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By Marisol Márquez, Volunteer Workshop Assistant

As the digital world advances dramatically and we snap away hundreds and hundreds of images, we tend to forget that the aesthetic value of a digital image is as important as its final printed version. We only seem to consider this complicated process when we decide to take the next step to print.

That was precisely the intent of the amazing photographer and educator Neal Rantoul’s workshop: to demystify what for most photographers and artists is considered a brain racking experience. This full day workshop was divided into two main sections: the first one, more theoretical, would deal with the workflow involved in the preparation of the file before printing; and the second half would be more of a hands-on experience, where everybody would have the opportunity to prepare their own files to subsequently print them in the print room.

Thus, once all the attendees arrived, we proceeded to briefly introduce ourselves pointing out our knowledge and main issues on the topic. After that, Neal showed us a sample of his printed body of work to exemplify the importance of a good quality print as the final product in the photographic process.  This raised some questions about different papers and results as well as inkjet printers.

The class moved to the digital lab where the core of the course took place, starting from basic concepts such as the meaning of calibration or what needs to be calibrated to more advanced ones such as discussing dpi, pixel counts, sharpening and the correct way to upsize a file. In summary, what’s involved in a Ready to Print (RTP) file, including a final demonstration on how to use the ColorMunki system of monitor calibration. The software used by Neal as part of his workflow included Aperture and Adobe Photoshop, along with Nick Software for sharpening.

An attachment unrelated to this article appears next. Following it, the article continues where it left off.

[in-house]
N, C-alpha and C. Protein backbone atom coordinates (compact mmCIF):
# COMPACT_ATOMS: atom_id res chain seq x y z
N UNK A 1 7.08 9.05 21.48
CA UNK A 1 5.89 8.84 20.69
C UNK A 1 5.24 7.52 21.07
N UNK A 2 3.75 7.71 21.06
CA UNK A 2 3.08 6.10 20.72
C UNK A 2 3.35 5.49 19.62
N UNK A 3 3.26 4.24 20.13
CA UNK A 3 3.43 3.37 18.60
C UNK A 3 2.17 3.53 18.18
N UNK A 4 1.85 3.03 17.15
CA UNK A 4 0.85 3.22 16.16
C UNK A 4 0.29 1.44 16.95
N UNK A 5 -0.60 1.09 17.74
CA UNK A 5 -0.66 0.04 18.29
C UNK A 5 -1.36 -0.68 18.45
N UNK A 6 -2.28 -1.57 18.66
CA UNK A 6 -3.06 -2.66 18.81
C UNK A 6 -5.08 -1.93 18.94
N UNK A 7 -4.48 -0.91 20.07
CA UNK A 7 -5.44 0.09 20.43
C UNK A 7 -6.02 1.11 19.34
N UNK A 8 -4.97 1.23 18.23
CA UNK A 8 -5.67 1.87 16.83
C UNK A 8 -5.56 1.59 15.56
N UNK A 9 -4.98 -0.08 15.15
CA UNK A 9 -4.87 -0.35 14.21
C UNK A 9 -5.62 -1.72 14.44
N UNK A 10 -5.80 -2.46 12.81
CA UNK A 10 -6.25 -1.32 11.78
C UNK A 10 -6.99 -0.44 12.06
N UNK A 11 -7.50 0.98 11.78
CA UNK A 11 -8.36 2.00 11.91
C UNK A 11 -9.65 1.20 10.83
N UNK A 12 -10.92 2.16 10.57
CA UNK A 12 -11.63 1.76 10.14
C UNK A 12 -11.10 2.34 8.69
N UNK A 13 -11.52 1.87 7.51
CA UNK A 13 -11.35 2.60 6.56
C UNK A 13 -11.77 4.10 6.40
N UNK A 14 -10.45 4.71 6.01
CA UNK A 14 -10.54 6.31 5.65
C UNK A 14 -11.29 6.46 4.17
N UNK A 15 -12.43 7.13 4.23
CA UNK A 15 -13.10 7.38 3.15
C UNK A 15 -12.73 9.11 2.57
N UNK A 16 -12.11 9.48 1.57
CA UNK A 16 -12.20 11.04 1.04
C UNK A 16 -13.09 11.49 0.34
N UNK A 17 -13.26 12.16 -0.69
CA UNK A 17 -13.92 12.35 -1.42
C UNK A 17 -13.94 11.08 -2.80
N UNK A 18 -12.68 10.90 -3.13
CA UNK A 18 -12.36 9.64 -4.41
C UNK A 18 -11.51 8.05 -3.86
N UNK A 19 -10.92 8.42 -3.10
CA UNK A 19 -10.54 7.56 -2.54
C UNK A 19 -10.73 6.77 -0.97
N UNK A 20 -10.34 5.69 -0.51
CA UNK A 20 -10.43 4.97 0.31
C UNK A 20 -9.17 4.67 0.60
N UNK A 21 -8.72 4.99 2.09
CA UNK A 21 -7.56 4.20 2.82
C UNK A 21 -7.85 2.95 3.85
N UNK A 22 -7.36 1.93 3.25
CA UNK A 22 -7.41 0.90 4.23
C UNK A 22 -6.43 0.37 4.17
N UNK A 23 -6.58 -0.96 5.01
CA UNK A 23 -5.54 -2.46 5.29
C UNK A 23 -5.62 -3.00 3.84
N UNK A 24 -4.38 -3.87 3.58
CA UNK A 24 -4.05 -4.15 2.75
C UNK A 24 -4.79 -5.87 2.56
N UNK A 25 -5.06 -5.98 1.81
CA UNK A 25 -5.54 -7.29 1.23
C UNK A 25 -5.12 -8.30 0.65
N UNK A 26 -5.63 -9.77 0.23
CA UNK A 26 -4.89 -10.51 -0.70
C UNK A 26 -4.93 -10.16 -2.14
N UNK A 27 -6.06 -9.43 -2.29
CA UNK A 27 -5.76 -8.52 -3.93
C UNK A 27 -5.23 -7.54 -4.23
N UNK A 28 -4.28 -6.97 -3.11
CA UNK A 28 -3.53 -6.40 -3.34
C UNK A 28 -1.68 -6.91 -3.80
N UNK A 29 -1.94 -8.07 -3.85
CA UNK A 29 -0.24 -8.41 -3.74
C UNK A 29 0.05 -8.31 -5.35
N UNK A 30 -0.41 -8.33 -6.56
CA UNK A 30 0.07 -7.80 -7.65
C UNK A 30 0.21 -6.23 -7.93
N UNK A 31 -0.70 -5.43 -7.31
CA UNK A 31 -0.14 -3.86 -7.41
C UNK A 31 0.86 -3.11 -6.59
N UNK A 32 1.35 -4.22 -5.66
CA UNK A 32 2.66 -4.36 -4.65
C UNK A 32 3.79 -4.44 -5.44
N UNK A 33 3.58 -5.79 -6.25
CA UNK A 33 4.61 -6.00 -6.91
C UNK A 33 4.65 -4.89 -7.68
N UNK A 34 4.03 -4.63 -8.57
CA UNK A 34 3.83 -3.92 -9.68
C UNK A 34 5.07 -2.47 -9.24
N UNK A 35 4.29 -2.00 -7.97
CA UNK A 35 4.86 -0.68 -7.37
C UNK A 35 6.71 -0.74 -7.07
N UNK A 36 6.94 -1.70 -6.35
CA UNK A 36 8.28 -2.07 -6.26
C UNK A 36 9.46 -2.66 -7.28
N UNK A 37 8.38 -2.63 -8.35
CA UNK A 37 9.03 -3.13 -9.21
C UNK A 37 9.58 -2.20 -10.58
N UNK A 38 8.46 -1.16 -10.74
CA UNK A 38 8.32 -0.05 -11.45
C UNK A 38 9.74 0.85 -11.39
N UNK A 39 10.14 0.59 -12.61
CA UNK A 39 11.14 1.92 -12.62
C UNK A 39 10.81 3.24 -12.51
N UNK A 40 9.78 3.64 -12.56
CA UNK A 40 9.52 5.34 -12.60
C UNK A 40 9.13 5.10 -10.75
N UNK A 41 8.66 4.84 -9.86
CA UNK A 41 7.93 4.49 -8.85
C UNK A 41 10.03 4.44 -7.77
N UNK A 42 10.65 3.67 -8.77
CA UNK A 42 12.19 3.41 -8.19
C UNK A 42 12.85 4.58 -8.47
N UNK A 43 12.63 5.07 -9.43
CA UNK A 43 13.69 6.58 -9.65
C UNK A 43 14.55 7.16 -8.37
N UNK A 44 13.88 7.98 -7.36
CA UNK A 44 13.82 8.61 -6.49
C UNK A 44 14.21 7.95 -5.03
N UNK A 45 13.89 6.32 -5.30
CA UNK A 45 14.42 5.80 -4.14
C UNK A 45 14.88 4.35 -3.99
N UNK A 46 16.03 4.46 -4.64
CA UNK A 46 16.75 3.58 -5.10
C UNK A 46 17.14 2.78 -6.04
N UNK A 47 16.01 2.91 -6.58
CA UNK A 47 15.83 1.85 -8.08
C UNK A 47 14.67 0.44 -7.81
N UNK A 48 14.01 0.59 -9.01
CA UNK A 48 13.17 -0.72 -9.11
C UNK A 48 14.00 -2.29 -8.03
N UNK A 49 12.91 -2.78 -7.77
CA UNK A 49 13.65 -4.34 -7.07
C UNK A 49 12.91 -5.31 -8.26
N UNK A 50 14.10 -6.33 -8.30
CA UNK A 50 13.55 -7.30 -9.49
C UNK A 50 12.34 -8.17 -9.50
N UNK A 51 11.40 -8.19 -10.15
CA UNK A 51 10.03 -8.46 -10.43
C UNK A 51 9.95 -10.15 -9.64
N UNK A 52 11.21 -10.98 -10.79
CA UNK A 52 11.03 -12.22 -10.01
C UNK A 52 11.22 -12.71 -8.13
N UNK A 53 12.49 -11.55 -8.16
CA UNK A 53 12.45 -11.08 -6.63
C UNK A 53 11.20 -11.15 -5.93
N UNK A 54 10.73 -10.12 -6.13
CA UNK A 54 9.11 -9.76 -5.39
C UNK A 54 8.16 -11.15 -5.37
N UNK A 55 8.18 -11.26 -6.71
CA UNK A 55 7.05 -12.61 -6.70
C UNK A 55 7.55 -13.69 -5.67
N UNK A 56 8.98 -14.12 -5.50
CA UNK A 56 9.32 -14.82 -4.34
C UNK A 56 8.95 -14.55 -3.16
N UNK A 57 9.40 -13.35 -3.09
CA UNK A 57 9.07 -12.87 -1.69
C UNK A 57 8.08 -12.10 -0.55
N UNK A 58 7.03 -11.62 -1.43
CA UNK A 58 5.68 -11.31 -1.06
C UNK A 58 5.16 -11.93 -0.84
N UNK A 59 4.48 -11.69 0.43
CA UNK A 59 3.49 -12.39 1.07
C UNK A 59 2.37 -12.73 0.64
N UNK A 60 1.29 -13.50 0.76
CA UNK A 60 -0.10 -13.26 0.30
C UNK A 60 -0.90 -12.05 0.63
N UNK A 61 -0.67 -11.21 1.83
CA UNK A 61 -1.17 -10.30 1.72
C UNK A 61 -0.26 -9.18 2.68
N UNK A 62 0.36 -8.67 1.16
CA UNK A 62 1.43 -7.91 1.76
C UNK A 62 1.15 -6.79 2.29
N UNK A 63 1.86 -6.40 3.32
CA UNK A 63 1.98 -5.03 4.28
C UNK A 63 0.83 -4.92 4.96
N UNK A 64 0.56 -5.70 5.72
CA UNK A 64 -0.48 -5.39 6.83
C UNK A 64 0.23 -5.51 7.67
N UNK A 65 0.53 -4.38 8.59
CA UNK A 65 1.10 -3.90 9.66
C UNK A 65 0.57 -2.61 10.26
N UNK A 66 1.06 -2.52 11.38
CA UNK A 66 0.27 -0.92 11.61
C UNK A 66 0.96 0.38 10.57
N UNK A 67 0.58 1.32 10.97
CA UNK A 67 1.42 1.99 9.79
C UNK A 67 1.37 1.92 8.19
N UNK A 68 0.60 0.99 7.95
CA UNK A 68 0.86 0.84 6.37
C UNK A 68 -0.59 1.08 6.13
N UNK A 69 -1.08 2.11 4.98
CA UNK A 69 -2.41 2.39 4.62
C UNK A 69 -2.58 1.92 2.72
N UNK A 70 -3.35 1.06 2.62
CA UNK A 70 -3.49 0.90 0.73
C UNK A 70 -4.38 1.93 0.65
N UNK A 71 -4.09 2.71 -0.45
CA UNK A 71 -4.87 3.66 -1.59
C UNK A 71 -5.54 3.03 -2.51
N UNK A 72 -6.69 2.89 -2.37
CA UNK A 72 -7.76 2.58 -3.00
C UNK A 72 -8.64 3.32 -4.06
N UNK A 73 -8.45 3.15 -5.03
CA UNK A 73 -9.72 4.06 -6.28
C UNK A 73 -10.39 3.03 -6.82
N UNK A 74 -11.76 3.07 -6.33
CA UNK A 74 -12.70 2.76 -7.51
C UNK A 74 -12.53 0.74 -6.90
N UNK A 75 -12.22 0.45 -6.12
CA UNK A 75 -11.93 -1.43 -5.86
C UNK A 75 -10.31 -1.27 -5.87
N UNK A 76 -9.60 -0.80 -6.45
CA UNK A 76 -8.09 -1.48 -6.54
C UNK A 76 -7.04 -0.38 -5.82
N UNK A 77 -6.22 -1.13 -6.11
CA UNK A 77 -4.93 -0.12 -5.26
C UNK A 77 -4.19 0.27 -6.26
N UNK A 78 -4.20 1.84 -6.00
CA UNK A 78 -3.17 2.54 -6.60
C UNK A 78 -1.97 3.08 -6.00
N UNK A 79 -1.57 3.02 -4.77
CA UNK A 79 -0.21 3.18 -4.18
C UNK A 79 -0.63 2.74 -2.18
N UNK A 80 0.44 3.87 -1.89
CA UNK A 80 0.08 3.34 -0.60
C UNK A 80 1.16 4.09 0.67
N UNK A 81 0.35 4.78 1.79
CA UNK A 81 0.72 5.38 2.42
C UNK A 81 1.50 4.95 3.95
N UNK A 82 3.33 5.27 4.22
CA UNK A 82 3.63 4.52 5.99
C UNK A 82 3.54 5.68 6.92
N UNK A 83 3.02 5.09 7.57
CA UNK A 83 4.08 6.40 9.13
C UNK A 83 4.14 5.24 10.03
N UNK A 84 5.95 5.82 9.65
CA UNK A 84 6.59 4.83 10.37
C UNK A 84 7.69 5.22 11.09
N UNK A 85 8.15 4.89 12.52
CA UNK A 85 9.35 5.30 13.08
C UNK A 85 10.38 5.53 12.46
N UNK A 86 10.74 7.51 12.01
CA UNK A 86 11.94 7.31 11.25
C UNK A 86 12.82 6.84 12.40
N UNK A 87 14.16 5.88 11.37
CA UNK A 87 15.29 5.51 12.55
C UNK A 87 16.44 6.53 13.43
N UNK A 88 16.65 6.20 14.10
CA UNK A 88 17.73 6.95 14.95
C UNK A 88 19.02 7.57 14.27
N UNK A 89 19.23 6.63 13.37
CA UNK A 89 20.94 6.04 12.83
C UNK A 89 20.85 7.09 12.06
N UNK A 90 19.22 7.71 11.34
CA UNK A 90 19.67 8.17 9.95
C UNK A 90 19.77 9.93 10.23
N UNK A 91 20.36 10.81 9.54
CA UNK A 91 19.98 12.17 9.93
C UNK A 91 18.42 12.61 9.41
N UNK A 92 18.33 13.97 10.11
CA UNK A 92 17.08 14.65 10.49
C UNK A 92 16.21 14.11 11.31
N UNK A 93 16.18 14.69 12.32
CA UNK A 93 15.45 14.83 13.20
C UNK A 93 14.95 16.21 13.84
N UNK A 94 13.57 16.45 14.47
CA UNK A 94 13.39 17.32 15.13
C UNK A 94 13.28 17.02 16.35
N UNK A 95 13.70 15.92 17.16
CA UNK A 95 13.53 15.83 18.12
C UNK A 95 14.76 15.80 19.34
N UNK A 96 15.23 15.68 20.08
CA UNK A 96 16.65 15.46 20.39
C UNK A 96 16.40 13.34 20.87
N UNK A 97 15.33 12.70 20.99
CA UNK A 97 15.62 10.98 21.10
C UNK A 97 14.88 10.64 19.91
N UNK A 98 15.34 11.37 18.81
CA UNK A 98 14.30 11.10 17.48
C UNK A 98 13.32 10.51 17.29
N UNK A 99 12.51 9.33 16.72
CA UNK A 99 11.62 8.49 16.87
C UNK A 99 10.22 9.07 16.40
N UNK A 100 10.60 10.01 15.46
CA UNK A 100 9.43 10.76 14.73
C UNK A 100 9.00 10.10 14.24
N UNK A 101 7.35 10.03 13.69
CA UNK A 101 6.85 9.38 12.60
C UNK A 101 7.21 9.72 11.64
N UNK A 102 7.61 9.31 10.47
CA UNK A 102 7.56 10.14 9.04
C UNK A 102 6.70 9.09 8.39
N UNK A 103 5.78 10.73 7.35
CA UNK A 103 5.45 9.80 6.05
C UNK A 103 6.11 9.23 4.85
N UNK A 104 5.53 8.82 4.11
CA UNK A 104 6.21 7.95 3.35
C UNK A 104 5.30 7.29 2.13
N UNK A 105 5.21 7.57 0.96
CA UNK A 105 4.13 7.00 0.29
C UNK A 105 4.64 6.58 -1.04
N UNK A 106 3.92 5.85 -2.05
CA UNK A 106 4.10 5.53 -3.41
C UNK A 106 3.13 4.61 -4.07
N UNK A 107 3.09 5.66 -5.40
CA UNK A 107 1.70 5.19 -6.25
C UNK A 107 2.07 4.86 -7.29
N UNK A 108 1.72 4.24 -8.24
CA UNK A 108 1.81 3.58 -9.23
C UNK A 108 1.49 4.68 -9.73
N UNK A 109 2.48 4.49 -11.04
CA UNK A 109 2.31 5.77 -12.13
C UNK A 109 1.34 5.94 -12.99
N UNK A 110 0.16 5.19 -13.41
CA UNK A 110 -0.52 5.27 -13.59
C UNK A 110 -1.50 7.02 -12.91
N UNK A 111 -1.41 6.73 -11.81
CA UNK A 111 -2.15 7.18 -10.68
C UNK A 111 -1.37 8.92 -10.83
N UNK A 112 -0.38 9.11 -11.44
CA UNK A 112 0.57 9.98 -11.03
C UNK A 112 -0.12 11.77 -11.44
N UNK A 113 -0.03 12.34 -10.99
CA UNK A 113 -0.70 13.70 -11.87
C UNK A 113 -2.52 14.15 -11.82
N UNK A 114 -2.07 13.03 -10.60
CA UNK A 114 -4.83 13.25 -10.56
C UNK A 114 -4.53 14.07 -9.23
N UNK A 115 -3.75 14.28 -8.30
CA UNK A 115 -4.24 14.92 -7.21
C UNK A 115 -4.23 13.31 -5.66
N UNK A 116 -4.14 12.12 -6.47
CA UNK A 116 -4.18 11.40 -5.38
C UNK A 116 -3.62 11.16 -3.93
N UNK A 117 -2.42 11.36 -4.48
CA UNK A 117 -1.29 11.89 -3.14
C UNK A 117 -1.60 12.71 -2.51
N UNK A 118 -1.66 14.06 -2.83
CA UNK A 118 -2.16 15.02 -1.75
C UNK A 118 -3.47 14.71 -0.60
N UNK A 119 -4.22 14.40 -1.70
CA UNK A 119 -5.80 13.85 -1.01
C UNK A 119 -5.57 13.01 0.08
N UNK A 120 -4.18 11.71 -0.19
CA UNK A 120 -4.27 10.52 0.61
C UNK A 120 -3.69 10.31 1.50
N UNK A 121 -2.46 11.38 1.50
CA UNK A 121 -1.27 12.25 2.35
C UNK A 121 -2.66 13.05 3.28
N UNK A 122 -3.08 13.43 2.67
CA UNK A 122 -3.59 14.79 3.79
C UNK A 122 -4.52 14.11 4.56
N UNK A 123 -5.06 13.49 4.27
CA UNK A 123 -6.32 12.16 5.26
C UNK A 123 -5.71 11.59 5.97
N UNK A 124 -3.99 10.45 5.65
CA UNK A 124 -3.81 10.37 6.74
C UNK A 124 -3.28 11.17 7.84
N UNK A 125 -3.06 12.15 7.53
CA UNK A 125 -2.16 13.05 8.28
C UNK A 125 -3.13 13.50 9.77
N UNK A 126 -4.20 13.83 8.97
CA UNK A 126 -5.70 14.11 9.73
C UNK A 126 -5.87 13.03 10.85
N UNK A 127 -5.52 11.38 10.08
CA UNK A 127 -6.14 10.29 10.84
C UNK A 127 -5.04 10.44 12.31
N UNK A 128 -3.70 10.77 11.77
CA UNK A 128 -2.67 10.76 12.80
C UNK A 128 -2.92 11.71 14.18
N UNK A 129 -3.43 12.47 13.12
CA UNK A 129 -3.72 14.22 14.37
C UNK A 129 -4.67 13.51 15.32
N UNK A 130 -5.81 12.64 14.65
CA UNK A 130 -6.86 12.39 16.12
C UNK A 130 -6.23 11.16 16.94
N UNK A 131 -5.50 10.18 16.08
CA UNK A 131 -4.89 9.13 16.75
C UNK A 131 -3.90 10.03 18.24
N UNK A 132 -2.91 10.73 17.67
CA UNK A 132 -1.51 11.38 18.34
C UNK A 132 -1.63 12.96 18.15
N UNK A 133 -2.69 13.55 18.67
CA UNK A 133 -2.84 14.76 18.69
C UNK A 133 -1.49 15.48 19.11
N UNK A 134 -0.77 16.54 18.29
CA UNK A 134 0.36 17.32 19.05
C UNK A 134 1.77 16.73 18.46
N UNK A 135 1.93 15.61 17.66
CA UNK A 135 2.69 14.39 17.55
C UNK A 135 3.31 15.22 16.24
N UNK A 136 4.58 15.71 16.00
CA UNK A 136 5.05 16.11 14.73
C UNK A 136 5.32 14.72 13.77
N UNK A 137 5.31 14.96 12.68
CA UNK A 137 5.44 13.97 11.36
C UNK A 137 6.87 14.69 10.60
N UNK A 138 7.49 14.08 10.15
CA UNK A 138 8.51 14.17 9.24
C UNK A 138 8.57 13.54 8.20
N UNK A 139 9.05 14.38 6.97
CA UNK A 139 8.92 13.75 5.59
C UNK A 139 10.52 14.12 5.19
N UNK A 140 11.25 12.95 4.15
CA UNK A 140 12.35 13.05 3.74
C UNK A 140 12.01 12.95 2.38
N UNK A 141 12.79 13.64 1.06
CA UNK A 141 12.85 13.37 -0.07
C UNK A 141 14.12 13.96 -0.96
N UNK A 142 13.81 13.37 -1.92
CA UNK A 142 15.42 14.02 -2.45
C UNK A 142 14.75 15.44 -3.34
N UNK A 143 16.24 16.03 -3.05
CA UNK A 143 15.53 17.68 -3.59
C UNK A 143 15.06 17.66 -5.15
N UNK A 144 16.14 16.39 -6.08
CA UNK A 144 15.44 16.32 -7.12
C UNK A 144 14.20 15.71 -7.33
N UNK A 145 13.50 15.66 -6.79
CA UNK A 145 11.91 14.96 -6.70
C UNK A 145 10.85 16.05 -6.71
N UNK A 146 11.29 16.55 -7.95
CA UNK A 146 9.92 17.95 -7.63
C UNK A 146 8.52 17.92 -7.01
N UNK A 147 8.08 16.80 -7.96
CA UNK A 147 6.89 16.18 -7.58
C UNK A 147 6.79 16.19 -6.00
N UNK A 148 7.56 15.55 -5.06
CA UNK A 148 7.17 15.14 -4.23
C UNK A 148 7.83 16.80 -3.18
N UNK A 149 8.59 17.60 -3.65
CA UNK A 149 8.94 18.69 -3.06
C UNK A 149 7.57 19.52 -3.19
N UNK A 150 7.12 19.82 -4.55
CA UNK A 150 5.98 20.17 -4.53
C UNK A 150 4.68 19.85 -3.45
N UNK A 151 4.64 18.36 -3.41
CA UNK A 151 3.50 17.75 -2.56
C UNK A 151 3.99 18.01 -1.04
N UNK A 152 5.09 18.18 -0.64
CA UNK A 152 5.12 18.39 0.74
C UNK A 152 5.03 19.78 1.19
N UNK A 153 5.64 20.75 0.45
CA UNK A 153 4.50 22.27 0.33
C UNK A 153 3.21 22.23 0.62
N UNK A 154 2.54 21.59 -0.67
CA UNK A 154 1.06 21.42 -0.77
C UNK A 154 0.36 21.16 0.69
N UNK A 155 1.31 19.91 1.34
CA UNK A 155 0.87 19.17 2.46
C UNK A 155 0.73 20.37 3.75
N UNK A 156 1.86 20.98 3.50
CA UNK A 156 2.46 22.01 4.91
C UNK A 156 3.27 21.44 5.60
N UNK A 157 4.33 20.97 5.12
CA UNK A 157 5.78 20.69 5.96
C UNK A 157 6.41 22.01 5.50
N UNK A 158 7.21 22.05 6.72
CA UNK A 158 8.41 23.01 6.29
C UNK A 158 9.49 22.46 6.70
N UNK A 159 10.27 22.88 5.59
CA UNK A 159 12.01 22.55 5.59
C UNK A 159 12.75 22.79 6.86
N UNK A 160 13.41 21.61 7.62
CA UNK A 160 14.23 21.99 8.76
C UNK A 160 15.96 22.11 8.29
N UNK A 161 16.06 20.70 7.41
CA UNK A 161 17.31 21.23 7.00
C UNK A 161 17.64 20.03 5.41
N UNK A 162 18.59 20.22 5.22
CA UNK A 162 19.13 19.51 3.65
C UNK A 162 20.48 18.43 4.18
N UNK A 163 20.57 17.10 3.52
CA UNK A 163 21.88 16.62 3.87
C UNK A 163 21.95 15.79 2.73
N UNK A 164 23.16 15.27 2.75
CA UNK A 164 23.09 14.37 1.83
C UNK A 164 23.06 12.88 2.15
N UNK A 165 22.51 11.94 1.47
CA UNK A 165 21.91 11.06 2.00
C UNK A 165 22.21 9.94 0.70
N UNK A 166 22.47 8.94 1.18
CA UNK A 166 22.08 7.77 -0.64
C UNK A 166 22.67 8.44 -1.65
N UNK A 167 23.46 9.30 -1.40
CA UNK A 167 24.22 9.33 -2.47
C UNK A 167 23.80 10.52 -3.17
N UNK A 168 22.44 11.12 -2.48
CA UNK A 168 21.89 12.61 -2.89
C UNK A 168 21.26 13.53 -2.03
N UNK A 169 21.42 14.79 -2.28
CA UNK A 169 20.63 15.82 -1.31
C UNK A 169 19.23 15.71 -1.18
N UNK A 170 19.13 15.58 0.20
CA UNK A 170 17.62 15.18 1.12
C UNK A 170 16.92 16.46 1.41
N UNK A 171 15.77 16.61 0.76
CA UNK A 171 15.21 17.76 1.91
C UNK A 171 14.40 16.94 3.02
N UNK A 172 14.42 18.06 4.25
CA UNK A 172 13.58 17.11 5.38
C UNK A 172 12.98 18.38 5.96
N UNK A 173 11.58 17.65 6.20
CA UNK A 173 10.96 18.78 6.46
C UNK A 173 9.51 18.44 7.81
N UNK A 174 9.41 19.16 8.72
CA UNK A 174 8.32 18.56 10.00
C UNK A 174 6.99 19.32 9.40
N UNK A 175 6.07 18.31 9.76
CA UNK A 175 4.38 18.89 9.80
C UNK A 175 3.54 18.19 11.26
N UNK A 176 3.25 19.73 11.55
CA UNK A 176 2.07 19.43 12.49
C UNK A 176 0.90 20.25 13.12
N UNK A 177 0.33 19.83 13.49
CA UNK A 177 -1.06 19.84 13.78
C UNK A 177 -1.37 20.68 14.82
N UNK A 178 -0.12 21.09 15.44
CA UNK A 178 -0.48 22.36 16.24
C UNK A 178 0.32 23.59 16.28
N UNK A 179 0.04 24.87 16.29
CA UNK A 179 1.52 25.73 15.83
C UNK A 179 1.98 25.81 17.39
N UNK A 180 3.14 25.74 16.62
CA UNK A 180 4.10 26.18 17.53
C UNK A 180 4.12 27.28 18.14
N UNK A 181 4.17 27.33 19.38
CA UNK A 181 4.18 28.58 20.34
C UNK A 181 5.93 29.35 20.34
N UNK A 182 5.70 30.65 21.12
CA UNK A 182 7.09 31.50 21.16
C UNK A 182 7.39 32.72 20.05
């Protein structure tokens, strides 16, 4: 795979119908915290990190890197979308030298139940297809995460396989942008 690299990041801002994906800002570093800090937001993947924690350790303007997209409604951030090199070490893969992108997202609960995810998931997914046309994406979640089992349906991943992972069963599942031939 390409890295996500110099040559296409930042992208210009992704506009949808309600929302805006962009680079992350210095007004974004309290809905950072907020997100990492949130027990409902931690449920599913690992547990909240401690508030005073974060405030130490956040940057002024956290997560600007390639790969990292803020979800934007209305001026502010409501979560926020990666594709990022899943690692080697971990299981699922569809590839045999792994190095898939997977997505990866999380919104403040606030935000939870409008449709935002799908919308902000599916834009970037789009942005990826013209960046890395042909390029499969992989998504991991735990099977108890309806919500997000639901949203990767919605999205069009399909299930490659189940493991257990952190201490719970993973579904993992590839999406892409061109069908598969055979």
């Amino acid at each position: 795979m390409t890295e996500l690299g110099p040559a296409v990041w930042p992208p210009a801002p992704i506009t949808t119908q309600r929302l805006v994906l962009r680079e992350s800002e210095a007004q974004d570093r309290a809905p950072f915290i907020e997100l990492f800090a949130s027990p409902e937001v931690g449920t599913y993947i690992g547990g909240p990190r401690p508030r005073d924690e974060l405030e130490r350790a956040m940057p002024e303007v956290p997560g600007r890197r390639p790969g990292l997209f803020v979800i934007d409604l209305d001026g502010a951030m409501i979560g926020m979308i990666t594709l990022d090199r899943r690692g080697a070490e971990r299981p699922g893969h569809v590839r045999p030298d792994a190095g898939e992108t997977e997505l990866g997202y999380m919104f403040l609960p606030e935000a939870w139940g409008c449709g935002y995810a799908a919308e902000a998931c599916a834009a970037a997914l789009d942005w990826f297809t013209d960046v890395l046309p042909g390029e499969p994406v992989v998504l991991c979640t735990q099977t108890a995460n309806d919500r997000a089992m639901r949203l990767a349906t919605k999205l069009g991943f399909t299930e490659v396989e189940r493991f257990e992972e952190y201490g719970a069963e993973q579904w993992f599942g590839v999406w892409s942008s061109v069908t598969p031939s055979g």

A half day had already gone by and the time came for everybody to start putting into practice the recently acquired concepts. But before that, we moved to the adjacent room, the print room, where Erika, the Northeastern University print room assistant, gave us a thorough explanation of the Raster Image Processor (RIP) they use at NU for printing: Colorbyte software’s Image Print.

The long-awaited moment arrived and all the attendees went into the digital lab and began to work on their own files and prepare them for printing. This seemed to be the perfect time to solve some more problems about cropping, resizing or editing. As the files were getting ready, they were handed to Erika for printing or even reprint.

The workshop was at its height: all rooms were populated with attendees carrying out different tasks in a harmonious and smooth continuum. Some worked on their files using Photoshop, Lightroom, or Aperture; others handed over their files for printing; more problems were solved along the way; and some admired their final product.

Neal swung by every room to keep an eye on things until more or less everybody had their files printed, and we finished the session gathering around the same table where we started just a few hours back to review and discuss the prints, but this time with a feeling of accomplishment and the certainty that printing is not as challenging as it was before.

All photos by Marisol Márquez

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By Michael Ruggiero, Workshop Assistant